Those who choose to cause self-centered harm for any reason are exhibiting qualities of nahas. Be it an individual, people, church, or nations, any entity that causes suffering, turmoil, harsh labor (14:3); all who “in anger strike down peoples with unceasing blows . . . and subdue nations with relentless aggression” (14:6) are representatives of nahas. They are the antithesis of the One who lives self-sacrificing love. To preserve life, their actions must be cut short.

Isaiah’s prophecies and lessons continue to stretch across time. In the chapters we are studying, Babylon, Philistia, and Assyria were sent a prophecy, or burden, of warning about their choices. Exegetically, understanding that prophecy can refer to more than one era; “the rising sun will be darkened and the moon will not give its light. I will punish the world for its evil and the wicked for their sins” (13:10) can refer to historical events in the sky that happened in the eighteenth and nineteenth centuries and can be a warning that arrogance, ruthlessness, and treachery will be punished, even in our era. 

For Isaiah, God’s endgame is clear:

All the lands are at rest and at peace (13:7)

The realm of the dead below is all astir to meet you at your coming (13:9)

You have been a refuge for the poor, a refuge for the needy in their distress; a shelter from the storm and a shade from the heat (25:3)

The Protector/Nurturer will provide a feast for all peoples (25:6)

The Sovereign Lord will wipe away the tears from all faces (25:8)

Faced with Isaiah’s impassioned writings, we have choices we must make. It is the great desire of the Holy Ones that we choose the way of love.

Catherine Taylor is a family therapist who specializes in the development of benevolent systems. She has been a Sabbath School teacher, sermon presenter, Bible study facilitator, camp meeting speaker, and writer on various Bible topics.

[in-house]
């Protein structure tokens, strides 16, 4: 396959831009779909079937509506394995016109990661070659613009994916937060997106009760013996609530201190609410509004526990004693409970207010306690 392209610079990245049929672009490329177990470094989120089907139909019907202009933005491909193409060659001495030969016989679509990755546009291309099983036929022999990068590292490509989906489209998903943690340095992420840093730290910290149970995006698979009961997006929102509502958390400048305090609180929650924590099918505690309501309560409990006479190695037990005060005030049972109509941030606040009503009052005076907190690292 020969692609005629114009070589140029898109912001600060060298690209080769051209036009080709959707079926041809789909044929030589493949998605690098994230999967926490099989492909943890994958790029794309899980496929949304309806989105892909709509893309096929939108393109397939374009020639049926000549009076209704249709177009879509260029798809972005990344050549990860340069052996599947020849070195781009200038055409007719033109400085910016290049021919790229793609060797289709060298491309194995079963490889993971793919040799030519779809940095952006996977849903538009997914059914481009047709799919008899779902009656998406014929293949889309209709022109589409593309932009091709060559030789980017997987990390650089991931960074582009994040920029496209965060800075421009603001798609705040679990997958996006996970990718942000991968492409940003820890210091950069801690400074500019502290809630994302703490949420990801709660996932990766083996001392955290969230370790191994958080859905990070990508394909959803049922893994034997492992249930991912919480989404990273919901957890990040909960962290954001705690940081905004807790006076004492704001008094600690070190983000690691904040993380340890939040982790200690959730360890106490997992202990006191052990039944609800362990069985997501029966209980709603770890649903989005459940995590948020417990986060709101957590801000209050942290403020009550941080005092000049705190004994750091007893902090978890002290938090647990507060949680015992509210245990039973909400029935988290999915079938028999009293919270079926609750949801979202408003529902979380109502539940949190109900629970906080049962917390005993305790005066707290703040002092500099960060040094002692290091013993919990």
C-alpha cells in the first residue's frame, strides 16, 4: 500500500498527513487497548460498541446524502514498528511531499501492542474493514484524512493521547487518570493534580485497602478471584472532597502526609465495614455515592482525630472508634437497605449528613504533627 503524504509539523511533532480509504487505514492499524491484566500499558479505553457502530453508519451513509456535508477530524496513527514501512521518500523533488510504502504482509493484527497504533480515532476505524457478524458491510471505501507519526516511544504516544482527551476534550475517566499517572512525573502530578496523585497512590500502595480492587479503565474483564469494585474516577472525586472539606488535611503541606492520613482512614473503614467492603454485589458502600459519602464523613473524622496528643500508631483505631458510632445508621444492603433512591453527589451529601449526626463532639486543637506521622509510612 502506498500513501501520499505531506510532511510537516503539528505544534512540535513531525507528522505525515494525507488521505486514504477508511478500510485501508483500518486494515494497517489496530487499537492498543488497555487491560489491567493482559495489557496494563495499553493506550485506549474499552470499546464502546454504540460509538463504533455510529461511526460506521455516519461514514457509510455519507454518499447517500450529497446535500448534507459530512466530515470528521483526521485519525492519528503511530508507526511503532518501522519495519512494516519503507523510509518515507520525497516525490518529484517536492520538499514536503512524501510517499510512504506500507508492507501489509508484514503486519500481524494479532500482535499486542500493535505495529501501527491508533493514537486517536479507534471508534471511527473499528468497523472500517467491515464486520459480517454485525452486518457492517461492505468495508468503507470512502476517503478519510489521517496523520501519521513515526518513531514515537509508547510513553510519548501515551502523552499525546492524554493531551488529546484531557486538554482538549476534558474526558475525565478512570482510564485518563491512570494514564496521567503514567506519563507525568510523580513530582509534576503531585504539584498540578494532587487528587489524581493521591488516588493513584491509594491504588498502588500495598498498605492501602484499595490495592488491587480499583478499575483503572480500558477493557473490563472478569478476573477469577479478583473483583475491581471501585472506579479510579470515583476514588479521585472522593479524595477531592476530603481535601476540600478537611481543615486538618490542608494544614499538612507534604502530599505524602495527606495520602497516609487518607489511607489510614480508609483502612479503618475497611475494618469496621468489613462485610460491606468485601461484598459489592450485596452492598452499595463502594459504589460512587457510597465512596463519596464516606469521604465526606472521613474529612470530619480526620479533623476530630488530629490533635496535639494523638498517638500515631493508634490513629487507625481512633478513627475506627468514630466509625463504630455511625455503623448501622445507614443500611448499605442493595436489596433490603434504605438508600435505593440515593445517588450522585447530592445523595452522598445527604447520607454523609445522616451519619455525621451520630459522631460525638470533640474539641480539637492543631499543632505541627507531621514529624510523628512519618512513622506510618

Photo by Pedro Figueras from Pexels

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This is a companion discussion topic for the original entry at
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I appreciate some of the observations of the book of Isaiah that are made in this article, especially the focus on injustice and oppression and the pursuit of the opposite as being God’s priorities. I think that’s a good main emphasis.

However, I think that some of the ideas about the book’s prophetic statements as applying to other beings, or directly forecasting local events in 19th c. America, is an attempt to read Christian interpretive tradition, and Adventist prophetic preoccupations respectively into the text. There is a misunderstanding of how apocalyptic language and imagery was used, that I think also contributes to this.




Hi Catherine

I note that you are a family therapist who specializes in the development of benevolent systems and that you therefore have an understanding of the two foundational orientations in life/reality that a person (or system) can ‘inhabit’/operate from - benevolent (self-sacrificing love) or self-seeking/self-centered.

I also note that you state:

With regard to God’s character (and therefore also nature), does the statement that God will allow the consequences mean that He will be the actual ‘causative-source’ of the consequences - or that He is ‘simply’ allowing the consequences that are inherent to self-seeking itself to unfold?

Thus, is it harmful attitudes and behaviours that God has to ‘curse’ because otherwise they would not be ‘cursed’? Or is it that the inherent nature of harmful attitudes and behaviours that is inherently ‘cursed’ - ie self-destructive by nature?

Similarly, does God “require” that we make choices that nurture (ie benevolent), or is inherently necessary for “abundant life” (John 10:10) that we make choices that nurture because no other type of choice is compatible with such life?